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Case 1:10-cv RMC Document 47 Filed 07/23/12 Page 1 of 22 UNITED STATES DISTRICT COURT FOR THE DISTRICT OF COLUMBIA

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Case 1:10-cv RMC Document 47 Filed 07/23/12 Page 1 of 22 UNITED STATES DISTRICT COURT FOR THE DISTRICT OF COLUMBIA ) UNITED STATES OF AMERICA, ) ) Plaintiff, ) ) v. ) Civil Action No (RMC)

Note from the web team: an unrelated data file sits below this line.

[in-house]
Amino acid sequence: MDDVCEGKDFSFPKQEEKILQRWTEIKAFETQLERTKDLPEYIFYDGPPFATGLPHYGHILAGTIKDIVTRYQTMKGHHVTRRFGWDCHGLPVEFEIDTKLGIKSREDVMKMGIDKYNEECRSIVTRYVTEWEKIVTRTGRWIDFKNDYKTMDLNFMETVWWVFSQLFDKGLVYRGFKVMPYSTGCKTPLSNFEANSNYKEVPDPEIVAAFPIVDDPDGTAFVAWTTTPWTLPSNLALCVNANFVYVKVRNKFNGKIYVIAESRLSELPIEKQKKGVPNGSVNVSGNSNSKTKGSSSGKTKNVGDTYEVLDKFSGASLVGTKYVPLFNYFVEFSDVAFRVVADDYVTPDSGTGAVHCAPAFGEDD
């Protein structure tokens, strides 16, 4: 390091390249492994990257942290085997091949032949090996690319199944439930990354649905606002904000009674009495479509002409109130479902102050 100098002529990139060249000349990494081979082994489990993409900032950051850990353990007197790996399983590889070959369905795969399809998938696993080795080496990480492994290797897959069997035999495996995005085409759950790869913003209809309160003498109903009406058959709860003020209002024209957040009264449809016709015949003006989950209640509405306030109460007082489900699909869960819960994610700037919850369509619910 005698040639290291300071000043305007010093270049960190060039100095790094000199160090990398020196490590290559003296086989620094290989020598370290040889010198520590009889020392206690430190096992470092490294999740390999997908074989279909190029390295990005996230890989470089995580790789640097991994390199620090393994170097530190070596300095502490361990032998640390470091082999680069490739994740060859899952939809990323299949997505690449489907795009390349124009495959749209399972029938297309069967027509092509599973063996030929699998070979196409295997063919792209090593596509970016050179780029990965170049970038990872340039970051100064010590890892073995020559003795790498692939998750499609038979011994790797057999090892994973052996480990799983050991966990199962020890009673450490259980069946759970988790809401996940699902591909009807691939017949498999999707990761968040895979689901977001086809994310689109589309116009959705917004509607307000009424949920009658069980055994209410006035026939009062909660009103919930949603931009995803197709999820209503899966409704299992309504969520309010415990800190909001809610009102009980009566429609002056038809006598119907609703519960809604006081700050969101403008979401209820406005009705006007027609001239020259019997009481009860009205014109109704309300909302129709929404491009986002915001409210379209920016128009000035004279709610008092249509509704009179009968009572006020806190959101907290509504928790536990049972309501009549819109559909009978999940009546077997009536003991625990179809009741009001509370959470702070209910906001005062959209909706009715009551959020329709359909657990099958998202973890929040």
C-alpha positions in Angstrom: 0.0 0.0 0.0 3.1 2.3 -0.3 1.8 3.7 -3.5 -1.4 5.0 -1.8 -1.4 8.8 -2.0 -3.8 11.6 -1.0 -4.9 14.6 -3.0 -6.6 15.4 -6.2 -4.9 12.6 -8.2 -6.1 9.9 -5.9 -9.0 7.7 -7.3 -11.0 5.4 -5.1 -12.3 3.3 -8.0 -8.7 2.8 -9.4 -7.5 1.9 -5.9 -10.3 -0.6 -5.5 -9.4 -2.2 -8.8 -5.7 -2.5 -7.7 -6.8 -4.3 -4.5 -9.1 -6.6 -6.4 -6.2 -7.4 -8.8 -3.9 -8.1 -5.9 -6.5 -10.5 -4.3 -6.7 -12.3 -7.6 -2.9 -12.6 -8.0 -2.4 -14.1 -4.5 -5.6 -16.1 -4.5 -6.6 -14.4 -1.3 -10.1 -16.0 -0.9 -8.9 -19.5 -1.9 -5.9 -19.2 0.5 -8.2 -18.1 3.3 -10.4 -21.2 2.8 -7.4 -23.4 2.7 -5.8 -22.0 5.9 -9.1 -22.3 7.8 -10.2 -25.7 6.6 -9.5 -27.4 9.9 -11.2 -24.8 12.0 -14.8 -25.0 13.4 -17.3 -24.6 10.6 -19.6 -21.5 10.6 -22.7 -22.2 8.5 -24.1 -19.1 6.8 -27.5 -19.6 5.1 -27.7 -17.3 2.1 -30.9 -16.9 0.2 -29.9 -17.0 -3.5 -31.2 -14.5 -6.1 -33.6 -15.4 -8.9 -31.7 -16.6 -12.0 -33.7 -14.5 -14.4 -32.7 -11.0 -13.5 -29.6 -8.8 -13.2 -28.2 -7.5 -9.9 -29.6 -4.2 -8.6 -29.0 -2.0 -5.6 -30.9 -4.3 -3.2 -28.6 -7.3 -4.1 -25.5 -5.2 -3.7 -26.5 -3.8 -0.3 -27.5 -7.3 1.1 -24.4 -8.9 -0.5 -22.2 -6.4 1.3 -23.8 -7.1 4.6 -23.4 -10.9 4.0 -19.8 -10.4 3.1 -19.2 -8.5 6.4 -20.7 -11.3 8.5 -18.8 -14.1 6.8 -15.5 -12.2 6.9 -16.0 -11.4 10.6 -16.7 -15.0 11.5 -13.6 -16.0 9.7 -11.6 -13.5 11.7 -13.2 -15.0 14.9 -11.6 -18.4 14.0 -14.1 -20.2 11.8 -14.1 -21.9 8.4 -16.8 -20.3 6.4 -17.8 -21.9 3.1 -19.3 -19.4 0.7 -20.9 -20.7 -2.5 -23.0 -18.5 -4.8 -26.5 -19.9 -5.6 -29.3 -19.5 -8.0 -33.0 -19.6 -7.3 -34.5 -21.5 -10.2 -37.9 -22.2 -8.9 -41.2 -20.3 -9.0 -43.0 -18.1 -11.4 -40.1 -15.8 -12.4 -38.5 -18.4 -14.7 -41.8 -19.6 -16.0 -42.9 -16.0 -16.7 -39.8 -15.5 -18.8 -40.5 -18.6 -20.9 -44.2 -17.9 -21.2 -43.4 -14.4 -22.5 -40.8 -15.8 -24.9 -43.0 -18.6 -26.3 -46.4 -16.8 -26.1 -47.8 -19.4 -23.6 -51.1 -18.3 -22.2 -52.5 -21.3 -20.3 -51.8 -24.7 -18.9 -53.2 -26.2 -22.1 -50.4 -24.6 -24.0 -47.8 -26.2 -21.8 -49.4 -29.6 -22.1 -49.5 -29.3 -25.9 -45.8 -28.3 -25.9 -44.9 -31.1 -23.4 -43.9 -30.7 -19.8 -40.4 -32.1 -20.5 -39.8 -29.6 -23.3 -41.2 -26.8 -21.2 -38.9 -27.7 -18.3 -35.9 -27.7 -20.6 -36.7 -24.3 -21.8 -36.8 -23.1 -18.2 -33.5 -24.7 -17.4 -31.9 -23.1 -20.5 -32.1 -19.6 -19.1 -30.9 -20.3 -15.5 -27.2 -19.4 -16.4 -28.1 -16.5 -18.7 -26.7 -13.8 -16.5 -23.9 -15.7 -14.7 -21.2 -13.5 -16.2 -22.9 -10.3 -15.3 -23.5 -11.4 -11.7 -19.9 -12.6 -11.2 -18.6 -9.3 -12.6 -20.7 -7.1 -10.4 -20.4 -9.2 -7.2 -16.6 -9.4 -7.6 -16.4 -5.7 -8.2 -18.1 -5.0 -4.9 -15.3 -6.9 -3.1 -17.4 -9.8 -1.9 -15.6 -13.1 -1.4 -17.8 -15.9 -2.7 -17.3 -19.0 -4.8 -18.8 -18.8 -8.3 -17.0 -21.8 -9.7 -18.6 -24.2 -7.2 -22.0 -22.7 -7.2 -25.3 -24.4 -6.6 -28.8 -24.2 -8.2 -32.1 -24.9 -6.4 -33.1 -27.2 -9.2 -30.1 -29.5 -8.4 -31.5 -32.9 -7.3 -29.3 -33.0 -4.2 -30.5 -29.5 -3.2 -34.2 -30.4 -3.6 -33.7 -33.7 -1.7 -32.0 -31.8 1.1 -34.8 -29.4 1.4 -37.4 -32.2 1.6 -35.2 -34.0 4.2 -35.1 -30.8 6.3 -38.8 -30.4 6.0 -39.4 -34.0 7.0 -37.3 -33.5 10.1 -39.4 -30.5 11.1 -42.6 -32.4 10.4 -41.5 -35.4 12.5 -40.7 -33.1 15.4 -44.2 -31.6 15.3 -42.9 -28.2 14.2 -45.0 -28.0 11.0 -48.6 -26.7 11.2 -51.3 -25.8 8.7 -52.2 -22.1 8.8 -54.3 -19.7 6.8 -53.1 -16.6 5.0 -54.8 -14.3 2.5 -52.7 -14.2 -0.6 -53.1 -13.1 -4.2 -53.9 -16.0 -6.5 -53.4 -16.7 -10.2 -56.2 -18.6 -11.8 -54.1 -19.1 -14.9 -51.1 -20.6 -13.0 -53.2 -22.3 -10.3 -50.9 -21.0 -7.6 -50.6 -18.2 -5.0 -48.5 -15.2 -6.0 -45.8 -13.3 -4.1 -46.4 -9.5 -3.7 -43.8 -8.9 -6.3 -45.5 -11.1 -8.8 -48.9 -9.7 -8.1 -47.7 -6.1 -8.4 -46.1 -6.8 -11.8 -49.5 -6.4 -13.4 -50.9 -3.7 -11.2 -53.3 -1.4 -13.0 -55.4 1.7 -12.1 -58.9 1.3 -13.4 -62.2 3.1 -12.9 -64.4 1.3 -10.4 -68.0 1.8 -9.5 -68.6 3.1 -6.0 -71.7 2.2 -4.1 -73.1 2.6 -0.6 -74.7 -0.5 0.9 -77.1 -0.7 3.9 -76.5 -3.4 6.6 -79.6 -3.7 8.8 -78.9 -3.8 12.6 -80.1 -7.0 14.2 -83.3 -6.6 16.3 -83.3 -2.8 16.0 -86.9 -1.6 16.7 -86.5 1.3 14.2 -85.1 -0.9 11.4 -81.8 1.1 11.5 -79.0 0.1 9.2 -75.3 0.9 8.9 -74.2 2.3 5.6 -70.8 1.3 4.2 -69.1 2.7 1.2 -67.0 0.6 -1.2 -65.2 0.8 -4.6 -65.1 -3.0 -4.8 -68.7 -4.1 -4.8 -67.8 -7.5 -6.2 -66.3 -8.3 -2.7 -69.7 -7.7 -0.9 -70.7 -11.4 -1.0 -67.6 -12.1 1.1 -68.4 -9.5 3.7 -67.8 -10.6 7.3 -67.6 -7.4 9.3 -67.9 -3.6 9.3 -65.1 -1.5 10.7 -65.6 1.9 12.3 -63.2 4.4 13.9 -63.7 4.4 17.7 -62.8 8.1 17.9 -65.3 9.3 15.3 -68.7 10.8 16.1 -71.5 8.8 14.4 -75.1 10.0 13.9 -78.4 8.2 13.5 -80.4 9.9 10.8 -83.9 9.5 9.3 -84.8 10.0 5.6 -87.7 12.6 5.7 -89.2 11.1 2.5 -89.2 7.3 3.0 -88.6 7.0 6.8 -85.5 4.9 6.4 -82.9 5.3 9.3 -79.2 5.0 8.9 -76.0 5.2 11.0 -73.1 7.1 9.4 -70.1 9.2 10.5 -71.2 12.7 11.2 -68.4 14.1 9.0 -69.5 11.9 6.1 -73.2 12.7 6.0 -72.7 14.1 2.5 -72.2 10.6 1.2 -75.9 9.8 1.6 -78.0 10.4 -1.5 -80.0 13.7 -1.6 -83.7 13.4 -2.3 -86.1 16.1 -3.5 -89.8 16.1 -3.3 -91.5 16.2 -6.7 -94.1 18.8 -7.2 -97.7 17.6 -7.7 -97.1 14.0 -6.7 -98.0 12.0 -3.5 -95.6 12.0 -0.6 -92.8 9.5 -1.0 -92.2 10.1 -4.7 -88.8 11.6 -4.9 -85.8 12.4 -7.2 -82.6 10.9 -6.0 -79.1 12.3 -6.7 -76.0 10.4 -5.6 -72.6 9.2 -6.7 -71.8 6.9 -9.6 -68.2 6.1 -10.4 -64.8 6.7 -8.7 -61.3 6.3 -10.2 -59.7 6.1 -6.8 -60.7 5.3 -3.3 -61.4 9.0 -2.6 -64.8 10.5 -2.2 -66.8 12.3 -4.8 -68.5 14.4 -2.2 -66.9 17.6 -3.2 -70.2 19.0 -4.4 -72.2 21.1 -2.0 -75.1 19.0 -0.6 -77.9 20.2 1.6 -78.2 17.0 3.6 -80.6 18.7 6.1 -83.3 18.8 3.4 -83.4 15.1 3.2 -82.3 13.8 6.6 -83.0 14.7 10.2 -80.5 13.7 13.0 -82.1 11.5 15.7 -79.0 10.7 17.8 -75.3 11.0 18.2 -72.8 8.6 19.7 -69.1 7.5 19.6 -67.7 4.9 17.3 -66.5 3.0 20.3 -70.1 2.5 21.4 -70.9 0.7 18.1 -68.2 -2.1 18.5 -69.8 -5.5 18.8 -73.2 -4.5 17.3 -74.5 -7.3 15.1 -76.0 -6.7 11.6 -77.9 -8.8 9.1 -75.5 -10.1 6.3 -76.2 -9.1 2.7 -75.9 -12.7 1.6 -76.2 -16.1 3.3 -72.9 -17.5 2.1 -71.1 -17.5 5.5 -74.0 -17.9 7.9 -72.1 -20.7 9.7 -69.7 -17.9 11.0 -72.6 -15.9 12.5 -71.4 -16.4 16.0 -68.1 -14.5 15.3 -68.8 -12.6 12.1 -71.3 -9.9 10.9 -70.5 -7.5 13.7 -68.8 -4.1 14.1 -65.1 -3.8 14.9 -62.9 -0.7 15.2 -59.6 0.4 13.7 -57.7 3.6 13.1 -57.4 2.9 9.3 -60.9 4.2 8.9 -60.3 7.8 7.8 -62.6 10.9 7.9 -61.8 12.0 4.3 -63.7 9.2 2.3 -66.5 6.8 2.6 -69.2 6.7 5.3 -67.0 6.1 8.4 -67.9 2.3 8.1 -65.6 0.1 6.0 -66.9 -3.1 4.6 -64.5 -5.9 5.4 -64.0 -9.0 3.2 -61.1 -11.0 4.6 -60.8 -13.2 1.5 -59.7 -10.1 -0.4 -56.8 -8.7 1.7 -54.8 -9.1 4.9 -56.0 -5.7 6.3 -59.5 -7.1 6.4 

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Case 1:10-cv RMC Document 47 Filed 07/23/12 Page 1 of 22 UNITED STATES DISTRICT COURT FOR THE DISTRICT OF COLUMBIA ) UNITED STATES OF AMERICA, ) ) Plaintiff, ) ) v. ) Civil Action No (RMC) ) REGENERATIVE SCIENCES, LLC, ) CHRISTOPHER J. CENTENO, M.D., ) JOHN R. SCHULTZ, M.D., and ) MICHELLE R. CHEEVER, ) ) Defendants. ) ) ) MEMORANDUM OPINION Drs. Christopher J. Centeno and John R. Schultz developed the Regenexx Procedure, by which they use stem cell therapies to aid healing for their orthopedic patients. They formed Regenerative Sciences LLC ( Regenerative ) for this endeavor, at which Michelle R. Cheever is the Laboratory Director. They are all now facing an enforcement action by the Food and Drug Administration ( FDA ), which charges them with causing articles of drug to become adulterated and misbranded within the meaning of the Federal Food, Drug, and Cosmetic Act ( FFDCA ), 21 U.S.C. 301 et seq. Compl. [Dkt. 1] 1. Defendants respond that they practice medicine wholly within the State of Colorado and under its oversight and that the Regenexx Procedure is not a drug subject to regulation by the federal government. Defs. Opp. to Pl. s Mot. for Summ. J. [Dkt. 26] ( Defs. Opp ) at 1. 1 Case 1:10-cv RMC Document 47 Filed 07/23/12 Page 2 of 22 It is a close question but ultimately the Court concludes that the Regenexx Procedure is subject to FDA enforcement because it constitutes a drug and because a drug that has been shipped in interstate commerce is used in the solution through which the cultured stem cells are administered to patients. This acknowledged connection to interstate commerce renders the Regenexx Procedure subject to the FFDCA even though the doctors themselves are practicing medicine under Colorado law. Summary judgment will be granted to the United States and an injunction will be issued precluding the continued use of the Regenexx Procedure without compliance with the FFDCA. I. FACTS Drs. Centeno and Schultz practice together and jointly own the Centeno-Schultz Clinic in Broomfield, Colorado. Drs. Centeno and Schultz are also the majority shareholders of Regenerative, which owns the Regenexx Procedure and exclusively licenses the Clinic to use it. Ms. Sheever serves as Regenerative s Laboratory Director. Regenerative and the Clinic are related companies and operate as one business. The Regenexx Procedure is a non-surgical procedure for patients suffering from moderate to severe joint, muscle, tendon or bone pain due to injury or other conditions. Am. Answer Countercls. [Dkt. 16] ( Countercls. ) 3. The Regenexx Procedure begins with a licensed physician taking a small bone marrow sample from the back of a patient s hip through a needle. Blood samples are also taken from a vein in the patient s arm. These samples are then sent to the Regenerative laboratory which is also in Broomfield, Colorado, just a few miles from the Clinic where the mesenchymal stem cells (MSCs) are isolated from the bone marrow and then grown to greater numbers. This process uses the natural growth factors found in the patient s blood to grow the MSCs. After approximately 2 weeks, the expanded stem cells are sent to the University of Colorado affiliated Colorado Genetics Laboratory for testing.... 2 Case 1:10-cv RMC Document 47 Filed 07/23/12 Page 3 of 22 Once the cells pass quality assurance testing, they are placed back into the patient s injured area (i.e. knee, hip, rotator cuff), typically 4-6 weeks after they were removed. The stem cells then begin to repair the patient s degenerated or injured area. The repair process usually takes between 3-6 months but many patients demonstrate marked improvement within 1-3 months. Countercls In August 2010, when this matter began, the Regenexx Procedure constituted about one-third of the procedures performed by the Clinic. Defs. Opp. at 15. Of critical importance here is the process by which Regenerative expands the mesenchymal cells taken from a patient s bone marrow and delivers a syringe with the cells in solution to the Clinic. 1. A doctor at the Clinic obtains a tissue sample from the patient s bone marrow by inserting a needle into the hip bone and drawing a thick blood like liquid into a syringe; the sample is then sent to the laboratory. 2. The marrow sample is centrifuged to separate out fractions of the bone marrow and the middle layer ( buffy coat ) is taken off with a pipette. 3. The cells from the buffy coat are placed in a plastic flask and kept in a warm environment to incubate with the patient s own blood platelets that contain growth factors, as well as a nutrient solution. Over a few days, the mesenchymal stem cells adhere to the plastic flask while the rest of the cells do not adhere. 4. The non-adherent cells are discarded and the mesenchymal stem cells are collected using Trypsin, an enzyme, to detach the cells from the plastic flask. 5. The process is repeated to grow the cells. 6. The cells undergo a visual inspection by the Colorado Genetics Laboratory to make sure that there are no genetic mutations or other genetic problems. The treating doctor then approves the cells. 3 Case 1:10-cv RMC Document 47 Filed 07/23/12 Page 4 of 22 Defs. Opp., Ex. 7 [Dkt. 26] (Centeno Decl.) 13-24; see also Compl. 11. [T]he expanded cells, along with a drug product that has been shipped in interstate commerce 1 and other additives, are placed into syringes. Regenerative Sciences [sends] the filled syringes in sterile bags to the Clinic, where they are injected into patients. Compl. 11; see Answer 11 & 13 (admitting this fact). In a letter dated July 25, 2008, the FDA notified Regenerative that the FDA believed that the cell product used in the Regenexx Procedure constituted a drug under the FFDCA and a biological product under the Public Health Service Act, 42 U.S.C. 262 ( PHSA ). Further, the FDA stated that because Regenerative had not obtained the necessary approvals for the cell product, its actions in this regard were possibly unlawful. Countercls. 20 & 21; Pl. s Mot. for Summ. J. [Dkt. 19] ( Pl. s Mot. ) at 13. FDA investigators inspected Regenerative between February 23, 2009 and April 15, Compl. 31; Countercls. 24. That inspection showed that the laboratory did not operate in conformity with current good manufacturing practice ( CGMP ). 2 See 21 U.S.C. 351(a)(2)(B) and 21 C.F.R. Parts ; see also 21 C.F.R. Parts When the 2009 inspection concluded, the FDA investigators issued a list of observations that identified a series of alleged CGMP violations. Compl. 31. FDA investigators again inspected Regenerative between June 2, 2010 and June 16, Countercls. 26, 27. That inspection also revealed alleged CGMP violations, which the investigators catalogued in a list of observations. Compl The drug product is not identified except in sealed documents as Defendants claim it is confidential commercial information. See Pl. s Mot. at 12 n CGMP assure[s] that [a] drug meets the requirements of [the statute] as to safety and has the identity and strength, and meets the quality and purity characteristics, which it purports or is represented to possess. 21 U.S.C. 351(a)(2)(B). 4 Case 1:10-cv RMC Document 47 Filed 07/23/12 Page 5 of 22 While the initial FDA inspection was ongoing, Regenerative filed a complaint against the FDA in United States District Court for the District of Colorado, alleging that the FDA did not have the jurisdiction to regulate autologous 3 use of stem cells. Regenerative Sciences, Inc. v. FDA, Civ. No. 1:09-cv WYD-BNB [Dkt. 1] (D. Colo. Feb. 26, 2009) ( Regenerative I ). On March 26, 2010, the district court granted the FDA s motion to dismiss on ripeness grounds. Regenerative I, Civ. No. 1:09-cv WYD-BNB [Dkt. 42] (D. Colo. Mar. 26, 2010). Regenerative then filed a notice of appeal with the United States Court of Appeals for the Tenth Circuit on March 29, Regenerative I, Civ. No (10th Cir.). On June 22, 2010, Regenerative filed a complaint in this Court challenging FDA s determination that Regenerative is a drug manufacturer. Regenerative Sciences, Inc. v. FDA, Civ. No. 1:10-cv [Dkt. 1] (D.D.C. June 22, 2010) ( Regenerative II ). On July 6, 2010, Regenerative filed a motion for a temporary restraining order in this Court. Regenerative II, Civ. No. 1:10-cv [Dkt. 9] (D.D.C. July 6, 2010). Pursuant to a Stipulated Order, the parties agreed to litigate the entire dispute in this Court. Defs. Opp. at Accordingly, Regenerative agreed to dismiss the pending actions in the District of Colorado and the Tenth Circuit, as well as withdraw its motion for a temporary restraining order in this Court. Stip. Order [Dkt. 10] at 11. Regenerative also agreed to stop using the Regenexx Procedure during the pendency of this litigation. Id. at 6. FDA has filed a motion for summary judgment, as well as a motion to dismiss Defendants counterclaims. 3 Autologous use means the implantation, transplantation, infusion, or transfer of human cells or tissue back into the individual from whom the cells or tissue were recovered. 21 C.F.R On June 30, 2010, Regenerative filed a motion to stay the Colorado case pending its appeal. Regenerative I, Civ. No. 1:09-cv WYD-BNB [Dkt. 53] (D. Colo. June 30, 2010). 5 Case 1:10-cv RMC Document 47 Filed 07/23/12 Page 6 of 22 II. LEGAL STANDARDS A. Summary Judgment Under Rule 56 of the Federal Rules of Civil Procedure, summary judgment shall be granted if the movant shows that there is no genuine dispute as to any material fact and the movant is entitled to judgment as a matter of law. Fed. R. Civ. P. 56(a); accord Anderson v. Liberty Lobby, Inc., 477 U.S. 242, 247 (1986); Talavera v. Shah, 638 F.3d 303, 308 (D.C. Cir. 2011). Moreover, summary judgment is properly granted against a party who after adequate time for discovery and upon motion... fails to make a showing sufficient to establish the existence of an element essential to that party s case, and on which that party will bear the burden of proof at trial. Celotex Corp. v. Catrett, 477 U.S. 317, 322 (1986). In ruling on a motion for summary judgment, the court must draw all justifiable inferences in the nonmoving party s favor and accept the nonmoving party s evidence as true. Anderson, 477 U.S. at 255; Talavera, 638 F.3d at 308. A nonmoving party, however, must establish more than [t]he mere existence of a scintilla of evidence in support of its position. Anderson, 477 U.S. at 252. In addition, the nonmoving party may not rely solely on allegations or conclusory statements. Greene v. Dalton, 164 F.3d 671, 675 (D.C. Cir. 1999). Rather, the nonmoving party must present specific facts that would enable a reasonable jury to find in its favor. Id. If the evidence is merely colorable, or is not significantly probative, summary judgment may be granted. Anderson, 477 U.S. at (citations omitted). B. Motion to Dismiss A motion to dismiss for failure to state a claim pursuant to Federal Rule of Civil Procedure 12(b)(6) challenges the adequacy of a complaint on its face. Fed. R. Civ. P. 12(b)(6). A complaint must be sufficient to give the defendant fair notice of what the... claim is and the 6 Case 1:10-cv RMC Document 47 Filed 07/23/12 Page 7 of 22 grounds upon which it rests. Bell Atl. Corp. v. Twombly, 550 U.S. 544, 555 (2007) (internal quotation marks and citation omitted). Although a complaint does not need detailed factual allegations, a plaintiff s obligation to provide the grounds of his entitlement to relief requires more than labels and conclusions, and a formulaic recitation of the elements of a cause of action will not do. Id. To survive a motion to dismiss, a complaint must contain sufficient factual matter, accepted as true, to state a claim for relief that is plausible on its face. Twombly, 550 U.S. at 570. A court must treat the complaint s factual allegations as true, even if doubtful in fact. Twombly, 550 U.S. at 555. But a court need not accept as true legal conclusions set forth in a complaint. Ashcroft v. Iqbal, 556 U.S. 662, 678 (2009). In deciding a motion under Rule 12(b)(6), a court may consider the facts alleged in the complaint, documents attached to the complaint as exhibits or incorporated by reference, and matters about which the court may take judicial notice. Abhe & Svoboda, Inc. v. Chao, 508 F.3d 1052, 1059 (D.C. Cir. 2007). III. ANALYSIS The question presented here is whether the Regenexx Procedure constitutes a drug (or biologic product) subject to FDA regulation or whether it is merely an intrastate method of medical practice subject only to the laws of the State of Colorado. FDA asserts that the Regenexx Procedure constitutes the manufacturing, holding for sale, and distribution of an unapproved biological drug product. Moreover, FDA claims that Defendants have violated the FFDCA s prohibition on adulteration and misbranding a drug with their Regenexx Procedure. On the other hand, Defendants argue that the Regenexx Procedure constitutes the practice of medicine as defined by Colorado law and that the FDA lacks jurisdiction to regulate it. 7 Case 1:10-cv RMC Document 47 Filed 07/23/12 Page 8 of 22 Defendants also assert that the Regenexx Procedure occurs entirely intrastate and is not covered by the Commerce Clause or the FFDCA, which limit federal power to interstate commerce. A. Federalism and the Commerce Clause Defendants insist that the FDA s complaint must be understood within the constitutional principles of federalism and the limits of the Commerce Clause. They urge the Court to apply the assumption that the historic police powers of the States were not to be superseded by [a] Federal Act unless that was the clear and manifest purpose of Congress. Medtronic, Inc. v. Lohr, 518 U.S. 470, 485 (1996) (internal quotation marks and citations omitted). By long tradition, the health and safety of the people is left to the States as matters of local concern. Id. at 475. Accordingly, Defendants state that Congress has left the practice of medicine to the States to regulate. FDA does not disagree with these principles but asserts that their exercise of jurisdiction over Defendants Regenexx Procedure is a permissible exercise of federal power under the Commerce Clause. Congress may regulate the practice of medicine or rather, certain aspects of it, when it does so pursuant to its Commerce Clause powers. Congress has the power [t]o regulate Commerce... among the several states.... U.S. Const. art. I, 8, cl. 3. The United States Supreme Court has defined three categories of activity that may be regulated by Congress pursuant to its Commerce Clause power: (1) channels of interstate commerce, (2) instrumentalities of interstate commerce, or persons or things in interstate commerce, (3) those activities having a substantial relation to interstate commerce, or those activities that substantially affect interstate commerce. United States v. Lopez, 514 U.S. 549, (1995). The [FFDCA] rests upon the constitutional power resident in Congress to regulate interstate commerce. To the end that the 8 Case 1:10-cv RMC Document 47 Filed 07/23/12 Page 9 of 22 public health and safety might be advanced, it seeks to keep interstate channels free from deleterious, adulterated and misbranded articles of the specified types. It is in that interstate setting that the various sections of the Act must be viewed. United States v. Walsh, 331 U.S. 432, 434 (1947) (internal citations omitted). The FFDCA provisions at issue in this case require an interstate commerce nexus, ensuring that regulation under the FFDCA is consistent with the Commerce Clause. 21 U.S.C. 331(k) (applying only if the drug is held for sale after shipment in interstate commerce ). Thus, the question here is one of statutory interpretation whether Defendants cell product is subject to the terms of the FFDCA. B. The Regenexx Procedure is a Drug Under the FFDCA 1. Definition of a Drug The best place to start when interpreting a statute is the language of the law itself. Barnhart v. Sigmon Coal Co., 534 U.S. 438, 450 (2002) ( As in all statutory construction cases, we begin with the language of the statute. ). The FFDCA defines drug to mean articles intended for use in the diagnosis, cure, mitigation, treatment, or prevention of disease or articles (other than food) intended to affect the structure or any function of the body of man or other animals. 21 U.S.C. 321(g)(1)(B)&(C). Based on this definition, whether an article is a drug depends on its intended use. Whitaker v. Thompson, 353 F.3d 947, 953 (D.C. Cir. 2004) is binding precedent on this point: 5 under the FFDCA, classification of a substance as a drug turns on the nature of the claims advanced on its behalf. 6 Further, it is well established 5 The Court asked the parties why the Court should not read the definition of device at 21 U.S.C. 321(h) as informing and restricting the definition of drug at 21 U.S.C. 321(g)(1)(B)&(C) and is now persuaded to adopt the direct language of the statute without interpretation. Order to Show Cause [Dkt. 42]. 6 See also United States v. Writers & Research, Inc., 113 F.3d 8, 11 (2d Cir. 1997) ( Regardless of the classification of a drug, if an article is intended for use in the diagnosis, cure, mitigation, 9 Case 1:10-cv RMC Document 47 Filed 07/23/12 Page 10 of 22 that the intended use of a product, within the meaning of the [FFDCA], is determined from its label, accompanying labeling, promotional claims, advertising, and any other relevant source. Action on Smoking & Health v. Harris, 655 F.2d 236, 239 (D.C. Cir. 1980) (internal quotation marks and citations omitted); see 21 C.F.R ( The words intended uses or words of similar import in 201.5, , , , , and refer to the objective intent of the persons legally responsible for the labeling of drugs. The intent is determined by such persons expressions or may be shown by the circumstances surrounding the distribution of the article.... (emphasis added)); Estee Lauder, Inc. v. FDA, 727 F. Supp. 1, 2 (D.D.C. 1989) ( Courts have held that the decision as to whether a product is a drug depends on its intended use, which can be determined from objective evidence such as the product s current and past containers, instructions, and advertisements. ). FDA also regulates biological products under the PHSA, 42 U.S.C A biologic product is defined by the PHSA as any virus, therapeutic serum, toxin, antitoxin, vaccine, blood, blood component or derivative, allergenic product, protein (except any chemically synthesized polypeptide), or analogous product... applicable to the prevention, treatment, or cure of a disease or condition of human beings. 42 U.S.C. 262(i)(1). A product may be both a drug and a biological product. See, e.g., CareToLive v. von Eschenbach, 525 F. Supp. 2d 952, 957 (S.D. Ohio 2007). 7 Except for some licensing distinctions, the FFDCA applies in full to a biologic product licensed under the PHSA. 42 U.S.C. 262(j); see treatment, or prevention of disease in man it is defined as a drug. ); Nat l Nutritional Foods Ass n v. Mathews, 557 F.2d 325, 333 (2d Cir. 1977) ( The vendors intent in selling the product to the public is the key element in this statutory definition. ). 7 See also United States v. Loran Med. Sys., Inc., 25 F. Supp. 2d 1082, (C.D. Cal. 1997) (holding that a cell product made from neonatal rabbit and human fetal cells was both a drug and a biological product). 10 Case 1:10-cv RMC Document 47 Filed 07/23/12 Page 11 of 22 CareToLive, 525 F. Supp. 2d at 957 ( Biological products... are generally subject to the same statutory and regulatory requirements that apply to drugs. ). Defendants website and pleadings describe their intended use for the Regenexx Procedure. Defendants promote the Regenexx Procedure to treat a variety of orthopedic conditions and injuries. On the Regenerative Sciences website, Defendants describe the Regenexx Procedure as an Alternative to Traditional Surgery that can treat [f]ractures that have failed to heal, joint cartilage problems, partial tears of tendons, muscles, or